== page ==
This was a British and US special forces operation to drop a combined Special Operations Executive and Office of Strategic Services team into the Autun area of German-occupied France to destroy a synthetic oil facility (16/23 August 1943).
The operation was undertaken in an effort to destroy this facility, which had not been damaged in the failed 'Scullion I' operation. 'Scullion II' was also a failure, for the demolition charges used by the team were inadequate.
It was during August 1943 that another attempt to destroy the facility at Les Télots was scheduled. Once again the leadership of the undertaking was assigned to Hugh Dormer, now a captain and determined not to fail again. Dormer therefore went through the mission plan in meticulous detail, even visiting the factory making the party’s rucksacks to inspect every strap and fastening.
On 16/17 August Dormer parachuted back to Barnay with a new team comprising a pair of non-commissioned officers in the forms of Charles Birch and Harry Graham, the former commando Philip Amphlett, the legionnaire David Sibree and the young American, Victor Soskice. George Demand, another man from the 'Scullion I' first mission, had been sent in ahead and was waiting to receive the party at the drop zone.
This time things went more smoothly, and on the night of 22/23 August the men of the party cut through the perimeter fence and broke into the refinery. Dormer held up a few French workers at gunpoint, but rather than try to raise the alarm they simply encouraged the team to carry on and plant its explosives. Six charges with 10‐minute fuses were attached to the oil furnaces before Dormer ordered the whole installation to be evacuated. As the team retreated into night, the first charge detonated, sending a ball of flame rising above the slag heaps.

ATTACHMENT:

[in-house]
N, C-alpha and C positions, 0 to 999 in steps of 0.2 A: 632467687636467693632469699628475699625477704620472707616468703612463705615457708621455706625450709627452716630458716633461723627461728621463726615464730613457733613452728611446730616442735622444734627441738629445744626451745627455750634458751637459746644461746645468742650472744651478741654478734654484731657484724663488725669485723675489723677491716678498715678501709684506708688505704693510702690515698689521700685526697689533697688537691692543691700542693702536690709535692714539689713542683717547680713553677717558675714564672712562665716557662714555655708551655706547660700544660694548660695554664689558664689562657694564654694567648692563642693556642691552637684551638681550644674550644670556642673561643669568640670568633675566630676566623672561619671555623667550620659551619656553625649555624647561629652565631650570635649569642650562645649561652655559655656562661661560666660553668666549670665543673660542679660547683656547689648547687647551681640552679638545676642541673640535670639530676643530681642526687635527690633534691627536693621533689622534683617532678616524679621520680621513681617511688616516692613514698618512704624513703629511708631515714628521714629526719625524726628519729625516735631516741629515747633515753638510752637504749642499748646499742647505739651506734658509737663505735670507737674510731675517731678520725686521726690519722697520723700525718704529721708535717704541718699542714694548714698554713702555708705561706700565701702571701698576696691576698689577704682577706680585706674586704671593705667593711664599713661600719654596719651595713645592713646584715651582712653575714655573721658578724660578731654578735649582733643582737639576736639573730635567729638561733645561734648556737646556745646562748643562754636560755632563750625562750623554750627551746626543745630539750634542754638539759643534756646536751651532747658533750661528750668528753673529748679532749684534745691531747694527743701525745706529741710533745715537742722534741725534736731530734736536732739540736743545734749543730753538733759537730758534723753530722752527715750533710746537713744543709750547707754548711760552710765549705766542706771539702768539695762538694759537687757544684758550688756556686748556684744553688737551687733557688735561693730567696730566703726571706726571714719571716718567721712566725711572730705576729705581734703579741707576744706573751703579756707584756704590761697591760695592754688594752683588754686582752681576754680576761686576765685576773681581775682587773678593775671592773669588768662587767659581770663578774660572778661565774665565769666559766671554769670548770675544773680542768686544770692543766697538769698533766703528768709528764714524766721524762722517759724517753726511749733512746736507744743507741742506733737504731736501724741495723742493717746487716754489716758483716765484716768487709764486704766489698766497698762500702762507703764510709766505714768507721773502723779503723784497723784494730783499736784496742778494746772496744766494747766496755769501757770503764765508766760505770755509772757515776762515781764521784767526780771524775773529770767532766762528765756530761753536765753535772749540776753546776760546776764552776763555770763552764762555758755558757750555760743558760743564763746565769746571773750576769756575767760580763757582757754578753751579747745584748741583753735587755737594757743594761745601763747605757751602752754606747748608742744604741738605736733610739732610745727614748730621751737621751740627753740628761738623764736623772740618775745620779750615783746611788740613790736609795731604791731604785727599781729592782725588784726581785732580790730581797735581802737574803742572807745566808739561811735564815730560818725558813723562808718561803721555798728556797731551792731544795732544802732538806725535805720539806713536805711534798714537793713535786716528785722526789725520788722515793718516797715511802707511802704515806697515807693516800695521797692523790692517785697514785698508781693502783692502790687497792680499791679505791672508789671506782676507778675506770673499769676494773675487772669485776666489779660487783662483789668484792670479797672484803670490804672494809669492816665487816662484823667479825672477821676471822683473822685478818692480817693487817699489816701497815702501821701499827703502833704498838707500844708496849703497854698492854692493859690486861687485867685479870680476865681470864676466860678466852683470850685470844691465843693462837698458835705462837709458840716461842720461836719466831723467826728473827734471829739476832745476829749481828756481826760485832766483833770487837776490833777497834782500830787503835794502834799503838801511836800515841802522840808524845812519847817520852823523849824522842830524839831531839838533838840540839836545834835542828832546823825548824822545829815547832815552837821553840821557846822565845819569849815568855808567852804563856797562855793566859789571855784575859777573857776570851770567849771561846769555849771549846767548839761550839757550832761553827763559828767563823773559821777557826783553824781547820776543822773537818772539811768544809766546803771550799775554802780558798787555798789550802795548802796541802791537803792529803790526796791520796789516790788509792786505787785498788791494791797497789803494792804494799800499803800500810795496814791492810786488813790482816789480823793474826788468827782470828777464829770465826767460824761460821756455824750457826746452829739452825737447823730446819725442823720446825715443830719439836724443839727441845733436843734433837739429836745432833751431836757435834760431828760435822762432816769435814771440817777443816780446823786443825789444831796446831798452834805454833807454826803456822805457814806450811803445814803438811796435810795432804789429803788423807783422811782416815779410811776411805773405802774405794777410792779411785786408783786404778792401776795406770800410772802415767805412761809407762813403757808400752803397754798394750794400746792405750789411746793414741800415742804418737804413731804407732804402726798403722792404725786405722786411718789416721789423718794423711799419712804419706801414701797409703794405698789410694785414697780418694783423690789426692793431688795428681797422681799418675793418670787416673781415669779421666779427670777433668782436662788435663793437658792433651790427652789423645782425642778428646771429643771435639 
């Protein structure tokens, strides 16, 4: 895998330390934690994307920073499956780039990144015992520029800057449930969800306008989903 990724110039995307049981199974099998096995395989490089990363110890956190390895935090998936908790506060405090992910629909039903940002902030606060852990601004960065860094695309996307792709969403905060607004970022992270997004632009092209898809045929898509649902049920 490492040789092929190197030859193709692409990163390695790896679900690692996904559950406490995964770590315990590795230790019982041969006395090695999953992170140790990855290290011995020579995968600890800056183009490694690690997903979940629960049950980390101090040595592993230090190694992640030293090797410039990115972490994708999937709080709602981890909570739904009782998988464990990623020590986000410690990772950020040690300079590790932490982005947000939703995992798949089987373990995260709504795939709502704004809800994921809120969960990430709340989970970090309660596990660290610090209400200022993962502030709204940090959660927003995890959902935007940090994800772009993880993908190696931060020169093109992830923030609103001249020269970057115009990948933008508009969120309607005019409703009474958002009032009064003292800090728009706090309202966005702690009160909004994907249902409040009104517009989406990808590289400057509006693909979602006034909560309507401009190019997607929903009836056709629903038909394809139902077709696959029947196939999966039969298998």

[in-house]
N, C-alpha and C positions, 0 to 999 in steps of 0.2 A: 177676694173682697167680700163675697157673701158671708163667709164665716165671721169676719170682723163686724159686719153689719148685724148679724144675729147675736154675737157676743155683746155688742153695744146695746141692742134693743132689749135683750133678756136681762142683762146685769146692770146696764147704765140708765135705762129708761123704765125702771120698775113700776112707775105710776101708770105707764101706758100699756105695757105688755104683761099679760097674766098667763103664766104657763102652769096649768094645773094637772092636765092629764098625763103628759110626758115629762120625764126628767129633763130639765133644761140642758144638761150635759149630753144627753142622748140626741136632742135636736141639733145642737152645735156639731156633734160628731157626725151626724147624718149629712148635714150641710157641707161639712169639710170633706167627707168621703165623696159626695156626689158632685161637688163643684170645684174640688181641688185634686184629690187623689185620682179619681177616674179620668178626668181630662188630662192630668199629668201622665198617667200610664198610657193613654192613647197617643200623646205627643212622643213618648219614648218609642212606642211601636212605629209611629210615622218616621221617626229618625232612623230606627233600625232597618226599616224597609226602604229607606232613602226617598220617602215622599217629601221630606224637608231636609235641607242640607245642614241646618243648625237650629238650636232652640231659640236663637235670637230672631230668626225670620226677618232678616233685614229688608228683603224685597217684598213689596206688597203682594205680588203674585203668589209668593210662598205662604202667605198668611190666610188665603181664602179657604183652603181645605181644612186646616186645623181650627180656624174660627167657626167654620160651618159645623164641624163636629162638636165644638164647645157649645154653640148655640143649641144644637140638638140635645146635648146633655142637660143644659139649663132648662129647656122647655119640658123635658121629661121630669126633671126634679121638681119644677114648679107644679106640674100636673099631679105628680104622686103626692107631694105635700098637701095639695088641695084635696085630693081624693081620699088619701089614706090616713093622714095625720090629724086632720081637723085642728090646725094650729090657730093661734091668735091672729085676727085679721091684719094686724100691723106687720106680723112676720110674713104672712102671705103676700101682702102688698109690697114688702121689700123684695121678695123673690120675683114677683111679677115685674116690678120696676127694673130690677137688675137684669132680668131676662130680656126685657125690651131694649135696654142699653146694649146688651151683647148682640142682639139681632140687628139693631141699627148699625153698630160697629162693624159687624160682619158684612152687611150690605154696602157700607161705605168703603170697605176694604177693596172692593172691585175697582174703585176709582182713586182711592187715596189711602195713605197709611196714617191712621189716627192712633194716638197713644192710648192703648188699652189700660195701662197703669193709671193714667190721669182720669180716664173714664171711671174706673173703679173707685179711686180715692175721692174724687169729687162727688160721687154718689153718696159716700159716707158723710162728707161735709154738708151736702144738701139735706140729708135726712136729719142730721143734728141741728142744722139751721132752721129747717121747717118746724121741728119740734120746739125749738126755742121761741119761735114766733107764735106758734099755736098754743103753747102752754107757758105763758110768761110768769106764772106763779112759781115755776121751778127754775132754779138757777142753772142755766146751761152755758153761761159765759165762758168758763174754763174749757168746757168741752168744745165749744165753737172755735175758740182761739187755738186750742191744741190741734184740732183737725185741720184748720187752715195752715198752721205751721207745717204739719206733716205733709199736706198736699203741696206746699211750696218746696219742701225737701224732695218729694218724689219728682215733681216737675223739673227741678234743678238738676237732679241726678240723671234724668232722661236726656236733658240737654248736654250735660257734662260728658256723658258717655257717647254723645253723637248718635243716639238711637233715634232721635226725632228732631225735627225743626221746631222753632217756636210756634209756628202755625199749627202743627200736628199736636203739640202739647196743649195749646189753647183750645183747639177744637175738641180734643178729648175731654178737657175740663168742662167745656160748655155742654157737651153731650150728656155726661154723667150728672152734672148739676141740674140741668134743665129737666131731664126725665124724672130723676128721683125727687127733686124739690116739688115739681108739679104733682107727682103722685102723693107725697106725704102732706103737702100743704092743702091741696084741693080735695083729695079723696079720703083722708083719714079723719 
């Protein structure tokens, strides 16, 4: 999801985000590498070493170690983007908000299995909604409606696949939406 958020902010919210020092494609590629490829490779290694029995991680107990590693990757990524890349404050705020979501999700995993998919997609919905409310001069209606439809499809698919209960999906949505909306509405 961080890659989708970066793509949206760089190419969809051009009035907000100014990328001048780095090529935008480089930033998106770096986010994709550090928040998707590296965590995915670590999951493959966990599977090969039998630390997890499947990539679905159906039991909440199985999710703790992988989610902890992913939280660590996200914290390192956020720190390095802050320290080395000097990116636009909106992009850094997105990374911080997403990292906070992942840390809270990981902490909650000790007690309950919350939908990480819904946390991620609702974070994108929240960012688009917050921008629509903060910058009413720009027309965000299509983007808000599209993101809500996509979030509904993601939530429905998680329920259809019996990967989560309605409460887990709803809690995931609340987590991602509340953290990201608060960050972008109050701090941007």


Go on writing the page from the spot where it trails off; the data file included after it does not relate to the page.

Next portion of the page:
The party had achieved its task, but on the following day packs of bloodhounds could be heard moving through the woods toward their hide-out. The party decided to divide: Dormer paired with Birch and headed to the west in the direction of Château Chinon, Soskice and Graham went to the north in the direction of Avallon, and Amphlett and Sibree opted to travel to the east in the direction of Dijon.
Dormer and Birch were pursued across the Morvan massif before reaching Nevers, whence they caught a train for Paris. Their luck held out much longer than the rest of their team. Walking through the capital in army gym shoes, Dormer risked returning to same hotel in Levallois he had visited in April, then caught up with Demand, whose nerves had been shattered by the ordeal of the past few days and was arrested just a few days later, though exactly how the Gestapo tracked him down is not clear.
Sibree, Soskice and Graham probably took the same gamble in visiting an address known to be unsafe and walked straight into a Gestapo trap. Demand was later seen at the Gestapo prison at Place des Etats‐Unis, and Sibree was seen by another agent at Fresnes prison in November. Demand, Sibree, Graham and Soskice were later deported to Flossenberg concentration camp where they were joined by Levene, who had been caught on his second mission, and all these men were all executed on 29 March 1945.
The 'Vic' escape line moved Dormer and Birch efficiently down through France, but Birch had one near‐fatal encounter on the train to Narbonne when a Gestapo officer questioned him about his forged papers. Birch, who had been recruited by the SOE’s F Section despite not knowing a word of French, played dumb, shrugged and stared at the floor. Dormer thought of intervening but the officer, assuming Birch to be an idiot, simply gave him a contemptuous glance and continued down the carriage. The trek across the Spanish border proved less dramatic but just as punishing as that of Dormer’s first mission, though the two men reached Madrid with few problems. They flew back from Gibraltar on separate flights, and by 23 September were back in the UK.